Relationship with other models
Again there was a lengthened version of the Carlton (and Omega), this time known in both Opel and Vauxhall forms by the same name: Senator.
Vauxhall scrapped the Carlton nameplate in early 1994, but the name of its Opel equivalent, the Omega, lived on, as it was applied to the Carlton's replacement. At which point the Vauxhall equivalent adopted the name change (a drive towards uniformity was taking place throughout the range) and so the Carlton's replacement was sold as the Vauxhall Omega.
Mark II engine line-up
All of the 4-cylinder engines available in the Carlton Mk II were the GM Family II units in 1.8L and 2.0L capacities. The Opel Omega A was offered with a large 2.4L Opel CIH engine in certain European markets, but this variant was never offered in the Carlton. New to the Carlton's line-up with the Mark II were two straight-6 engines with 2.6 and 3.0–litres. These were both 12-valve engines, again from the Opel CIH family, but later 3.0-liter models were offered with 24-valves, producing much more power and torque. As well, Vauxhall used the "Dual-Ram" intake manifold, which lets the car breathe as two separate three-cylinder engines below 4,000 rpm, but changes the intake manifold profile at 4000 rpm to increase the runner length, thus increasing total engine output.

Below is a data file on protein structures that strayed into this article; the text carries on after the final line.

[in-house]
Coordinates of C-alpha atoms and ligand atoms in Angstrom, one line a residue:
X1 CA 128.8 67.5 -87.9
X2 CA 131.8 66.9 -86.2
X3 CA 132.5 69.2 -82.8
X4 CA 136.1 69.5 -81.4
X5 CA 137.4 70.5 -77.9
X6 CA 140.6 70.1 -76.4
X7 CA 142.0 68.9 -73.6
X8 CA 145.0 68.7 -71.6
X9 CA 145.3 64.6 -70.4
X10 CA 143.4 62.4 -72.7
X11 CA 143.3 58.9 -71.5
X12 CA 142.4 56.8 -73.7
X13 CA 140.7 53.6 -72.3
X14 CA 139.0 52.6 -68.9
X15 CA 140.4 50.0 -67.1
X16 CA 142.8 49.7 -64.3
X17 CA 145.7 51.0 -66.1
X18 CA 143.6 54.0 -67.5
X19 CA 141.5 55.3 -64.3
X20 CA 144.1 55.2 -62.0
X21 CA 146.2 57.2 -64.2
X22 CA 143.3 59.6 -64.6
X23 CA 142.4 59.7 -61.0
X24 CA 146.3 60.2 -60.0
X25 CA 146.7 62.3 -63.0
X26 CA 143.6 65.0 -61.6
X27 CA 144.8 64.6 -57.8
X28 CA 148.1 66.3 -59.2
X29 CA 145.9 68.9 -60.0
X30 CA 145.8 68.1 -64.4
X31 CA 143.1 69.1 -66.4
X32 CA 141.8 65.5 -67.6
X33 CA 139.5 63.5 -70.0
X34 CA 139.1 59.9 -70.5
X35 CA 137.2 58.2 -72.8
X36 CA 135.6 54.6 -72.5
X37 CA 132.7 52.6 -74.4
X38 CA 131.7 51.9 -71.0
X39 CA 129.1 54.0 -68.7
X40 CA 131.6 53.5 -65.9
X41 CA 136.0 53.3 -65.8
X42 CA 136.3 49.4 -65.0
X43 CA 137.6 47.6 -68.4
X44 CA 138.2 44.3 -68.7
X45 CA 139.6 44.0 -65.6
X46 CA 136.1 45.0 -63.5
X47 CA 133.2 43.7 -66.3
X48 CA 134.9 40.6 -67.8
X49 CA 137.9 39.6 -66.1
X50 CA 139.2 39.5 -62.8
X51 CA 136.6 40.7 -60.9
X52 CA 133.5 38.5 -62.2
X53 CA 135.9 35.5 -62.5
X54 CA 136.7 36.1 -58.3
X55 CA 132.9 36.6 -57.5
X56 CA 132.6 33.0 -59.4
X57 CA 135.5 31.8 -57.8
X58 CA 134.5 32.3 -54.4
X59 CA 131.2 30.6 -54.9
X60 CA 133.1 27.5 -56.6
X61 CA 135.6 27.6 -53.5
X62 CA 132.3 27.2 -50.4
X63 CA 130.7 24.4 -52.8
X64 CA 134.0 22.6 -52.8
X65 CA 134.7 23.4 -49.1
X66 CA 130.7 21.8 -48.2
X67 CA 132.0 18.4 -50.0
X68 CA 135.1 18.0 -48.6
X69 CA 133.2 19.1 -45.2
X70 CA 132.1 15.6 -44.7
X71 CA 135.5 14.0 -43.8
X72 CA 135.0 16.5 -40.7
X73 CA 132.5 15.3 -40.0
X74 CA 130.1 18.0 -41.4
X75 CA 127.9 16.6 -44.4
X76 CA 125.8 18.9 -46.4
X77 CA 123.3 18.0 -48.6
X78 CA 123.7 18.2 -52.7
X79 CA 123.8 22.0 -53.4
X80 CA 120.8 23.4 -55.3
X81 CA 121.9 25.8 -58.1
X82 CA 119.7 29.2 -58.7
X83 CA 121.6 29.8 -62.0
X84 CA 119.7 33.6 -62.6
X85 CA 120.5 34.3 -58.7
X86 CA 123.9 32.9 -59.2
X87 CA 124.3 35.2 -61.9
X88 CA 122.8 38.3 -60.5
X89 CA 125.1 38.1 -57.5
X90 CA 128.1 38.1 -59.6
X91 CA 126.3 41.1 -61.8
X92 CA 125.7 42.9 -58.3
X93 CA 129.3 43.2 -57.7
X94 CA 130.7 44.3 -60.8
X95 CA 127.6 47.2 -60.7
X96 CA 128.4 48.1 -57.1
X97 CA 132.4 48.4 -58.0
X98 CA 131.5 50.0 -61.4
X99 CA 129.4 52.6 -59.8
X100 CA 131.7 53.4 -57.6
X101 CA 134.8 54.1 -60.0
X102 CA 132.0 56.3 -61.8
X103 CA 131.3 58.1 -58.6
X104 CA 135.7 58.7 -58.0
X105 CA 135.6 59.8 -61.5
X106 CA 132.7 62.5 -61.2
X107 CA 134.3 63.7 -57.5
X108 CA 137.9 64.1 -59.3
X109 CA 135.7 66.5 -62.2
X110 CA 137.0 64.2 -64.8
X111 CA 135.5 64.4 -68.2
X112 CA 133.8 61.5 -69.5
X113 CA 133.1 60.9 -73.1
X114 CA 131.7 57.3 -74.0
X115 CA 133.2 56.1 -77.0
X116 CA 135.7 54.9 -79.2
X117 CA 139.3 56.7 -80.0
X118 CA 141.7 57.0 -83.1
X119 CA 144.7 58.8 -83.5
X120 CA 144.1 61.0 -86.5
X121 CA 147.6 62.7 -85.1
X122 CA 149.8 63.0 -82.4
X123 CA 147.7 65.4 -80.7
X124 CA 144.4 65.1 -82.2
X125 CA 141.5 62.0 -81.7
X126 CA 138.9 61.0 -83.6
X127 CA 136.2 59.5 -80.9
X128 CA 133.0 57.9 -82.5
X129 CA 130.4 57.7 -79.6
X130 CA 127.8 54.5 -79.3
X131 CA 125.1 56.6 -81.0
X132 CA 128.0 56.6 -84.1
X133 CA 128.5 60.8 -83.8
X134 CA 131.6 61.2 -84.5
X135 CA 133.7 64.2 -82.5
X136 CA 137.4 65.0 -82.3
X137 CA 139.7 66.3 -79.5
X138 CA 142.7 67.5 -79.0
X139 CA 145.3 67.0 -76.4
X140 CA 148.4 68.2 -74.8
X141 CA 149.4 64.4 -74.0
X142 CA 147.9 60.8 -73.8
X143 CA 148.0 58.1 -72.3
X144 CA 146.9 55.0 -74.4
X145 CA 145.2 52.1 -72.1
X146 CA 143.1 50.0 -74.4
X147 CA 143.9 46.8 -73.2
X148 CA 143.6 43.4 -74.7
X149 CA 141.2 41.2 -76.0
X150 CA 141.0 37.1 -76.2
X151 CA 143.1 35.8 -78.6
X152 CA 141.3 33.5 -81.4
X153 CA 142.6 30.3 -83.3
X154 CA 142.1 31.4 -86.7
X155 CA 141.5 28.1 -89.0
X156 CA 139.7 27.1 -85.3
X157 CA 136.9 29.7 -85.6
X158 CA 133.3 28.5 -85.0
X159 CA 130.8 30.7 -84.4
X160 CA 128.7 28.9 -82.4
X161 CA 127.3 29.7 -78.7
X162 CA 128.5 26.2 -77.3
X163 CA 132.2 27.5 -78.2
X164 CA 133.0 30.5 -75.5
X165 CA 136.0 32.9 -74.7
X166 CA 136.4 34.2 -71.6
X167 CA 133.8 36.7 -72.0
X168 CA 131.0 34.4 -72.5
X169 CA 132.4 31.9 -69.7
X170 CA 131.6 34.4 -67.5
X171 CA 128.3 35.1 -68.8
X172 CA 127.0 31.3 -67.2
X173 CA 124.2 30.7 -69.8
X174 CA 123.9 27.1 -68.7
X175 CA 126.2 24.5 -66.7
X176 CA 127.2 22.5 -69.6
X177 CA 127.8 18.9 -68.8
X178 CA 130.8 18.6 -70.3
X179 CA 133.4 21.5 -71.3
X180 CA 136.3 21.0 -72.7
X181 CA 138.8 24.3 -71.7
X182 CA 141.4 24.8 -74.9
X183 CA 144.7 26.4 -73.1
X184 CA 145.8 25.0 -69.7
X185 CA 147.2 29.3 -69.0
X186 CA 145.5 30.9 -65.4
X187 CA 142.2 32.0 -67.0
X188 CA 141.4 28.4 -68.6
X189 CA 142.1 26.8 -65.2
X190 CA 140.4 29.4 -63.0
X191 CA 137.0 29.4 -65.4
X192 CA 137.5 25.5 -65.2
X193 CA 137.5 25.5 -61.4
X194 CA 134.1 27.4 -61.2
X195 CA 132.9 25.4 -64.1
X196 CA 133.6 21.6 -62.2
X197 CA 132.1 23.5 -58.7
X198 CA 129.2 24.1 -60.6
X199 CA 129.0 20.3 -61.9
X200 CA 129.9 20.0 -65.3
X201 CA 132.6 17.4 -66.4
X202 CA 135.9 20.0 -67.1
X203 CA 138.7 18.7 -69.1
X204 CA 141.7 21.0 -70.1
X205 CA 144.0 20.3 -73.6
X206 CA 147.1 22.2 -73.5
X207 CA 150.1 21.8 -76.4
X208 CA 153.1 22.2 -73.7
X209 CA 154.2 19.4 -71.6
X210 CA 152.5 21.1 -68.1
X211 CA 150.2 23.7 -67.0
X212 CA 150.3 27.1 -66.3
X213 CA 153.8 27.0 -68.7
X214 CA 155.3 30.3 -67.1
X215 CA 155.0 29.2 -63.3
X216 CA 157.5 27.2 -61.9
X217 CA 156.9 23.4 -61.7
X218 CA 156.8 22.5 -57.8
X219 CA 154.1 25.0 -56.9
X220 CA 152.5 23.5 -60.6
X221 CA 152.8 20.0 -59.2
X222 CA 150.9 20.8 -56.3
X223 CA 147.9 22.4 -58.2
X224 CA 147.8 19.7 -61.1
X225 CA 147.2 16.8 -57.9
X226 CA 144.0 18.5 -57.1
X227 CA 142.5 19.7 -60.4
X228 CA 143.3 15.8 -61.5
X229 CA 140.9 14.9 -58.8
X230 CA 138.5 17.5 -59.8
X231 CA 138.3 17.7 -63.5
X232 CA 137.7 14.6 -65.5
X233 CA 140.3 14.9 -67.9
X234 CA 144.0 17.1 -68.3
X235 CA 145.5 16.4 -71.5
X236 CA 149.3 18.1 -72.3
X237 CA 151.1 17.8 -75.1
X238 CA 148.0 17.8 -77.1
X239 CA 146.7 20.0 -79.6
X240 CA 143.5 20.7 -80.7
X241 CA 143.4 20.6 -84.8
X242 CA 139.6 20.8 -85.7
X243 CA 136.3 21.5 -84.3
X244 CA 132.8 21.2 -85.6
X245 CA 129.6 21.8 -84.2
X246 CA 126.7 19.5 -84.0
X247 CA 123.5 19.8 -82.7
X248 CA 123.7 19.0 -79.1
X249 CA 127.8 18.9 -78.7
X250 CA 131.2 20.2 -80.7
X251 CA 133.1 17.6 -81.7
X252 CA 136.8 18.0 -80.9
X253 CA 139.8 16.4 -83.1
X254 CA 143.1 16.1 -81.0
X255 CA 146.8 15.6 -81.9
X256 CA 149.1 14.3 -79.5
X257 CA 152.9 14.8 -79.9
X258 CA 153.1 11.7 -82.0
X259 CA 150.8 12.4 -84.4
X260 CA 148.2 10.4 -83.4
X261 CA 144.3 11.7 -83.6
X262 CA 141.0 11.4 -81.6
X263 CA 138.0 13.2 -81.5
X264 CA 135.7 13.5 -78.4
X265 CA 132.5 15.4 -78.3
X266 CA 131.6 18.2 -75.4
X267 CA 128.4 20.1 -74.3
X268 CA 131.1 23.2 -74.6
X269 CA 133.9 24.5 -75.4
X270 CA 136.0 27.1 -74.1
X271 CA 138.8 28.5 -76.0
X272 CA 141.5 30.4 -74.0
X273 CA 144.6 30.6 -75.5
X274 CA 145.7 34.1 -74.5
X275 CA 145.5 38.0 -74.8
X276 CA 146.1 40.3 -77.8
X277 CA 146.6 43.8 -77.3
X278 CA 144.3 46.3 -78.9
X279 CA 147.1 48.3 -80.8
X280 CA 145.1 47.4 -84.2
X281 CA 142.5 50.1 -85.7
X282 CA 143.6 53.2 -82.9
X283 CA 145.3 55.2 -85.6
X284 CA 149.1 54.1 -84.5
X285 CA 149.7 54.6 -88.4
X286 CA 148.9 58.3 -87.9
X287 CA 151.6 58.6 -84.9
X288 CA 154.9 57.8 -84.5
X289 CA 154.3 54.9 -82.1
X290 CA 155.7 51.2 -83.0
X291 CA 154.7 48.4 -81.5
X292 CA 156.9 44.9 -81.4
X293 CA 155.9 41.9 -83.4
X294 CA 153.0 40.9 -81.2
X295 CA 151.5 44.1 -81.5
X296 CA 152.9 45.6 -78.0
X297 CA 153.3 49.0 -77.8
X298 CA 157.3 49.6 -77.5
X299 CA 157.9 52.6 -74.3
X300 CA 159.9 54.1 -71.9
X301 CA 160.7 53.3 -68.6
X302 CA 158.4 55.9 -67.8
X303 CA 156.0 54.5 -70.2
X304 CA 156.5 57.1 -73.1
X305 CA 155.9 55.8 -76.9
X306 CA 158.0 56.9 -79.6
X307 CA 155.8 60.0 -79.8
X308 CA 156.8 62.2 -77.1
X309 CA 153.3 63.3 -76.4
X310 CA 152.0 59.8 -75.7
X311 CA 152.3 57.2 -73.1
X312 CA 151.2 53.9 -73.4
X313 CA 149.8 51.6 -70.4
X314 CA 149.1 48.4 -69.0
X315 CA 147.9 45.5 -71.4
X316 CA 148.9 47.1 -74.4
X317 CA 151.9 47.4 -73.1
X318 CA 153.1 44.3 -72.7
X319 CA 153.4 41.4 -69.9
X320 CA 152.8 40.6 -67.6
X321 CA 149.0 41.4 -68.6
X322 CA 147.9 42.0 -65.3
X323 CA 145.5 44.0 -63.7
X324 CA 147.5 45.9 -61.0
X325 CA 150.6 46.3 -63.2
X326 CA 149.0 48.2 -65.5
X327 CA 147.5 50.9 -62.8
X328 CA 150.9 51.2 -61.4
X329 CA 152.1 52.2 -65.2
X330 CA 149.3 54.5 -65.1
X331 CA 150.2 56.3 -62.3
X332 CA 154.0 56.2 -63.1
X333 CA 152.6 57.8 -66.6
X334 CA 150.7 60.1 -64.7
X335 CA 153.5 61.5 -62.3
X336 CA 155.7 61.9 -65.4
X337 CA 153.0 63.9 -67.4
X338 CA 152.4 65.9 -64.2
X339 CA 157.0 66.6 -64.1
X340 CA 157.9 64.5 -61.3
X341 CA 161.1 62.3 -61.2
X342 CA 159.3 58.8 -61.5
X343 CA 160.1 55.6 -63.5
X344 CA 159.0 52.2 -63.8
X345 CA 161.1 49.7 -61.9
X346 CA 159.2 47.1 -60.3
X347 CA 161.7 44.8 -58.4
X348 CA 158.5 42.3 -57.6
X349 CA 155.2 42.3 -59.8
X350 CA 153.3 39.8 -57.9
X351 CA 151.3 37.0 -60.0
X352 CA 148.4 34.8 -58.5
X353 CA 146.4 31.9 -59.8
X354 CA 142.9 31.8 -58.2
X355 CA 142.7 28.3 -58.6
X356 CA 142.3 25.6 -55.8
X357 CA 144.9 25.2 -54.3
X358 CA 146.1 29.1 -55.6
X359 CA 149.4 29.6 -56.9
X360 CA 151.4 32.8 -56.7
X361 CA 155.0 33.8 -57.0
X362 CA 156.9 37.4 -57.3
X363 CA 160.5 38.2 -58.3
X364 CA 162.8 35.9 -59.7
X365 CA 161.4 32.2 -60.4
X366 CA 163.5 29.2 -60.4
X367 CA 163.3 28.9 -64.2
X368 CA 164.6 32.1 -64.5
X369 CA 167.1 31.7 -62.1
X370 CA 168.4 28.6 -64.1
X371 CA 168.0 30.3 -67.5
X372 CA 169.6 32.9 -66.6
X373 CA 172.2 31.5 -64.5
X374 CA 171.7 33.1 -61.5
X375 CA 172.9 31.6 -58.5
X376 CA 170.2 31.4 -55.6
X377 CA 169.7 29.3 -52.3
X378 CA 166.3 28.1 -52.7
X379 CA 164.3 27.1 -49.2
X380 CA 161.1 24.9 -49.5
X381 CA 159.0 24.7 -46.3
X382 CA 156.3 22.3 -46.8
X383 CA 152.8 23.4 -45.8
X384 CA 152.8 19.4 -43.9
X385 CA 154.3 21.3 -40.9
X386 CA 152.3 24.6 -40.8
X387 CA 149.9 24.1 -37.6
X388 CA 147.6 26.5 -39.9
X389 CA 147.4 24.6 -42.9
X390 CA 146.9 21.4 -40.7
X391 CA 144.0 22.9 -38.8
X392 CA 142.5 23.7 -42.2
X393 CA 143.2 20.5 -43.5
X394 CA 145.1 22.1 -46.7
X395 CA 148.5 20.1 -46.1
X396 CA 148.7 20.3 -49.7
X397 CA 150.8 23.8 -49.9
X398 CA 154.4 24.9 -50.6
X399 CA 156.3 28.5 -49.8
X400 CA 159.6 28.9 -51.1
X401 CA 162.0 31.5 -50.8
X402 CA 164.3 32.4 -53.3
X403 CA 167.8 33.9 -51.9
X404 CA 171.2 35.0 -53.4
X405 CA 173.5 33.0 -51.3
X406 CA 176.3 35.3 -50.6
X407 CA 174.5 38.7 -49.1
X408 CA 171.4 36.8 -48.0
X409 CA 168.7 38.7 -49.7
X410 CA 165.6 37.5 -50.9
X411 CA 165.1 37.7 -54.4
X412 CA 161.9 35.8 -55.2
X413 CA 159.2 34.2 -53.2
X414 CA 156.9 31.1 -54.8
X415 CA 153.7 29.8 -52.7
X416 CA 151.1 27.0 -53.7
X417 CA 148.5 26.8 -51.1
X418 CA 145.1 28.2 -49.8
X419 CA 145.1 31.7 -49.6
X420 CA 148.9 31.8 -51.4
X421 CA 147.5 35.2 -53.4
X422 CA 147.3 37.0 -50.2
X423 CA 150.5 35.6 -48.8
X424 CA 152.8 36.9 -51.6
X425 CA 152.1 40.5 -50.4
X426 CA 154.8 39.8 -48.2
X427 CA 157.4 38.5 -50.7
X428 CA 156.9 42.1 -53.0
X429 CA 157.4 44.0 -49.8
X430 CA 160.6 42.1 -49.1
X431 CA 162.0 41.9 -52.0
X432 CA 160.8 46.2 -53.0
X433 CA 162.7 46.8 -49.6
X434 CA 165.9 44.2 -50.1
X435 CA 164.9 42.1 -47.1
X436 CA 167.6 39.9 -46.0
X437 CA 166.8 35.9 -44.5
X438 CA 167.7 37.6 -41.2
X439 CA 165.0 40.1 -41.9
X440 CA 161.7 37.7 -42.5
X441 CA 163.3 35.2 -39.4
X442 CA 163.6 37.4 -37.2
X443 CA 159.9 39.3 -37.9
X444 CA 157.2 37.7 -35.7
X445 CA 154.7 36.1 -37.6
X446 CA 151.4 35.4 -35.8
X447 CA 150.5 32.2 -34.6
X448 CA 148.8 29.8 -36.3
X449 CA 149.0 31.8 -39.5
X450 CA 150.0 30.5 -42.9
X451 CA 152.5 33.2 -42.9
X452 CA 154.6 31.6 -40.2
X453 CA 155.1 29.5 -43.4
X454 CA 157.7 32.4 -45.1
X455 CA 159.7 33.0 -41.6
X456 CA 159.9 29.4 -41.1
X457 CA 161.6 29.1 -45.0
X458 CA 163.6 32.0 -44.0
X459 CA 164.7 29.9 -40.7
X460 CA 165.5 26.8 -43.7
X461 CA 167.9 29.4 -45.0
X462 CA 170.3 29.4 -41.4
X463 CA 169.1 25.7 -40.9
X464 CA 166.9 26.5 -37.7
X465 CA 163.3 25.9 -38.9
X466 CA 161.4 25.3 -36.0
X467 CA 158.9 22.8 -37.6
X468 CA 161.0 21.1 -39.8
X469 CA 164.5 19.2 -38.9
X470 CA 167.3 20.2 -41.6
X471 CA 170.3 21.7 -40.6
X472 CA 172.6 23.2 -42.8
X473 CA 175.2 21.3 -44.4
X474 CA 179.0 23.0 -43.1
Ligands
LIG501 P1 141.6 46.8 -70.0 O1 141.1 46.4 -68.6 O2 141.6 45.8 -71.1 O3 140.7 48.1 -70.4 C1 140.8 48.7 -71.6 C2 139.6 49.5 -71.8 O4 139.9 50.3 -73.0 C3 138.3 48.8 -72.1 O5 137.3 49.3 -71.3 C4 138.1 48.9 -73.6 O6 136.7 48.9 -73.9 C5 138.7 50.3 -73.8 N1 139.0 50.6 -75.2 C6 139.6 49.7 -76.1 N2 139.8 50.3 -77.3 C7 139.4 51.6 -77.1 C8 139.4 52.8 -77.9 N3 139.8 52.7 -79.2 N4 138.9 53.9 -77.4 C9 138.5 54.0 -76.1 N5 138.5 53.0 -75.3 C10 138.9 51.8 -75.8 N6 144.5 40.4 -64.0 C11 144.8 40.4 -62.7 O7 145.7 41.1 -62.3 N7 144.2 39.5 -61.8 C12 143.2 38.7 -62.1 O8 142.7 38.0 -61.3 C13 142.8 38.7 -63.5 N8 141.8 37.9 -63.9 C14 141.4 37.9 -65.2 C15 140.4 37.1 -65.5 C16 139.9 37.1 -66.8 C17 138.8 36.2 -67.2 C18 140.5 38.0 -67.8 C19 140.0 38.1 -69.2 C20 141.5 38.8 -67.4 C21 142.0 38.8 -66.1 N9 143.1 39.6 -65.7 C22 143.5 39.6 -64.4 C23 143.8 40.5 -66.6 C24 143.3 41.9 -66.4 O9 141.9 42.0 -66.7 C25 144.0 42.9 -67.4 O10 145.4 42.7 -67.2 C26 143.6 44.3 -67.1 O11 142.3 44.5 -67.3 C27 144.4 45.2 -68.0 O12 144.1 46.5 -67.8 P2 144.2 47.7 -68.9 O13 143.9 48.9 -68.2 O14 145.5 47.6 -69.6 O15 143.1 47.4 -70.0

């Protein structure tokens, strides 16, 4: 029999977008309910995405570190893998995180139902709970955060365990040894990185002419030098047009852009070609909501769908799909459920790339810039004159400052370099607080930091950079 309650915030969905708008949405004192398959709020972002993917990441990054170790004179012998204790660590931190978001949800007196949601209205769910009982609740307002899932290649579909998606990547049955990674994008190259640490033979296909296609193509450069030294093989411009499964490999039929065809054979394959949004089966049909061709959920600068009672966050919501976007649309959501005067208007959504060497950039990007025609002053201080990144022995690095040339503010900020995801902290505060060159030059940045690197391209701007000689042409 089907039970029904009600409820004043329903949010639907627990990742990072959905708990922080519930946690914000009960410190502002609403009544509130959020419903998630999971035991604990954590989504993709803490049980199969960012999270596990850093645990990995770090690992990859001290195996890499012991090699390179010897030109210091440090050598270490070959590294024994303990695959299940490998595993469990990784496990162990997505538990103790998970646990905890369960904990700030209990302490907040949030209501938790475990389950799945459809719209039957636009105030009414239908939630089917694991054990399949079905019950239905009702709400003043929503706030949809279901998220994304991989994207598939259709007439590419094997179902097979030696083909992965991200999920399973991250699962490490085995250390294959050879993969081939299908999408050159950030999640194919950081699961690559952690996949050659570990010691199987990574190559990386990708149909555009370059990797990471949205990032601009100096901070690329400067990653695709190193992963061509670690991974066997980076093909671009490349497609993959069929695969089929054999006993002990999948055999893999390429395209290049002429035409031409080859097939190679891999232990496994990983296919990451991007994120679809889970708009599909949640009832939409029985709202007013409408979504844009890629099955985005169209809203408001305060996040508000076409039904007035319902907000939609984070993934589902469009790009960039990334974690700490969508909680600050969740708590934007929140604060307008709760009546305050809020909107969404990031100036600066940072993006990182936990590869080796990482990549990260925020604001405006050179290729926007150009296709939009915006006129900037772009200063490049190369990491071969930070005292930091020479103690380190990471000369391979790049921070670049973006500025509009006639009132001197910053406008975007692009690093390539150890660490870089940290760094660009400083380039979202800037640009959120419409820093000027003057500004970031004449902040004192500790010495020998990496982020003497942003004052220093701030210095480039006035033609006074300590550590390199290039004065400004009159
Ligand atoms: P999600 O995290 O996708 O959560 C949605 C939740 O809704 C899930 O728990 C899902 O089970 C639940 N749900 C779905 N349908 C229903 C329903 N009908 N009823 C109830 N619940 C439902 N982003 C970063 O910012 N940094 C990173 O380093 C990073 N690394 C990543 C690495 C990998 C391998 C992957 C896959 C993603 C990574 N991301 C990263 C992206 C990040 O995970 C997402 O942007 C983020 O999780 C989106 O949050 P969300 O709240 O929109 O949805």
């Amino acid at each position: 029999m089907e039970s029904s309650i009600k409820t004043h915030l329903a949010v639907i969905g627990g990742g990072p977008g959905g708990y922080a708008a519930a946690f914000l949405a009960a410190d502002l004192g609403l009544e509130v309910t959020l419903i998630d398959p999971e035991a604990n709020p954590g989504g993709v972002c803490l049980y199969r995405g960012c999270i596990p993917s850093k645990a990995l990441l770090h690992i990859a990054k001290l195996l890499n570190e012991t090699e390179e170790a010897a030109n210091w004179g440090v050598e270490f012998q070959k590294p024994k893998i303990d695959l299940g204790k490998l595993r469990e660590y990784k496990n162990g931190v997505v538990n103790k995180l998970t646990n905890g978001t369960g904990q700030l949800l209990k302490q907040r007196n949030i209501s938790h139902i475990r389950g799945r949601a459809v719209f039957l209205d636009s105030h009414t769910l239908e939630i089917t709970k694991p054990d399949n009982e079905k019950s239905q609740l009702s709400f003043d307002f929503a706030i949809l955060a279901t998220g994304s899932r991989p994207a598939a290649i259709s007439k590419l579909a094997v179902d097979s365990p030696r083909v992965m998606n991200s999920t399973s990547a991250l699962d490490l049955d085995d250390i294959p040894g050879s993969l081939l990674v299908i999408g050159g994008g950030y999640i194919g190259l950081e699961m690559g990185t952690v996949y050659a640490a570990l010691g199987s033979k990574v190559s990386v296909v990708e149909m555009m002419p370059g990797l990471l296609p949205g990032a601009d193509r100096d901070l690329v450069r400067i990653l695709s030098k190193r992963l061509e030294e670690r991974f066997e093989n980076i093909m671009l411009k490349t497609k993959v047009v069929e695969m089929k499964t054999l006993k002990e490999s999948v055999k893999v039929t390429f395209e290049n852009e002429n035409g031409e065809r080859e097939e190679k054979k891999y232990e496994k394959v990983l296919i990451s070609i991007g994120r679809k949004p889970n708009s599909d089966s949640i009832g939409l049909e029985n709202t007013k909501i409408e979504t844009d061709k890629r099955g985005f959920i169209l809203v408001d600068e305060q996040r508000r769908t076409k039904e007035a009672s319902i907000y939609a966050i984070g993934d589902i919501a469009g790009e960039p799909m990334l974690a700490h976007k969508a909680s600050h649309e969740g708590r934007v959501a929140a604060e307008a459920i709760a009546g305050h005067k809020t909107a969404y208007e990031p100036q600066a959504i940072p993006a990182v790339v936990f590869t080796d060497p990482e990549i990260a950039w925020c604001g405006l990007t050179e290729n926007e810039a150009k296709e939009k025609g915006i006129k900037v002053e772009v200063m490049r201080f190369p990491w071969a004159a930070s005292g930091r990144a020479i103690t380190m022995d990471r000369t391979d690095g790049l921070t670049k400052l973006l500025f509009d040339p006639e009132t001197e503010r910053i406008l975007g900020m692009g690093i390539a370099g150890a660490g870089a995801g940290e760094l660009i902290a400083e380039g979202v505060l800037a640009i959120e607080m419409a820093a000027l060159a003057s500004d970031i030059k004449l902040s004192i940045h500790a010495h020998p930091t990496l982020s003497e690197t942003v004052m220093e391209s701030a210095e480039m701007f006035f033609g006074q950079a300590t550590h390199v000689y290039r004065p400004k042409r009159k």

In addition to the straight-6 engines there was a range of straight-4s. Starting with GMs popular 2-litre family 2 engine, the C20NE, with 115PS and 125lb.ft torque. There was also a 2.3 turbo diesel available with 100PS and 160lb.ft torque.
In 1990, Vauxhall launched a high performance 377 bhp (281 kW) Lotus Carlton in collaboration with Lotus Cars. (An Opel version was also produced as the Lotus Omega.) It was built with a 3615 cc six-cylinder twin-turbo engine (designated C36GET) capable of over 176 mph (283 km/h), making it officially (for the time) the fastest full four-seater that had ever been made. It cost £48,000 – well over double the price of a standard Carlton. As a result, Vauxhall's original plans to sell about 1,000 in the UK ended in 440 UK cars being sold. For those with less money there was the 3000GSi 24v, with a top speed of 146 mph (235 km/h).
GSi 3000 & Diamond
Prior to the Lotus tuned version, the range topper was the GSi 3000 upon which the Lotus Carlton was based. At launch in 1986 it had 177 bhp (132 kW; 179 PS) giving it a top speed of 134 mph (216 km/h). In 1990, power was increased by going from two valves per cylinder to four, creating a 24-valve engine, resulting in 204 bhp (152 kW; 207 PS) which allowed 0-62 mph to be dispatched in 7.6 seconds and increased the top speed to 149 mph (240 km/h). It was also available with an Automatic gearbox, which reduced the top speed to 146 mph (235 km/h) and increased the 0–62 mph time to 8.6 seconds. The Carlton Diamond 3.0 24v Estate was also made. Identical to the GSI but with an estate body shell, it sold in much more limited numbers (90) and so is a much rarer sight.
Guinness World Record
In June 1992 two teams from Horley Round Table, Surrey, UK, set a Guinness World Record time of 77 hours 34 minutes, driving a total 6,700 km across the then 12 EC countries in two Vauxhall Carlton 24V 3000 GSi's (J870 FFM and J751 DYC). The Carltons were provided by Vauxhall Motors and the record attempt was also supported by Mobil Oil and the Royal Automobile Club.
By February 2016, just 468 examples of the Carlton were still on Britain's roads, with most remaining examples believed to be the high performance 3000 GSi and Lotus versions of the MK2 model.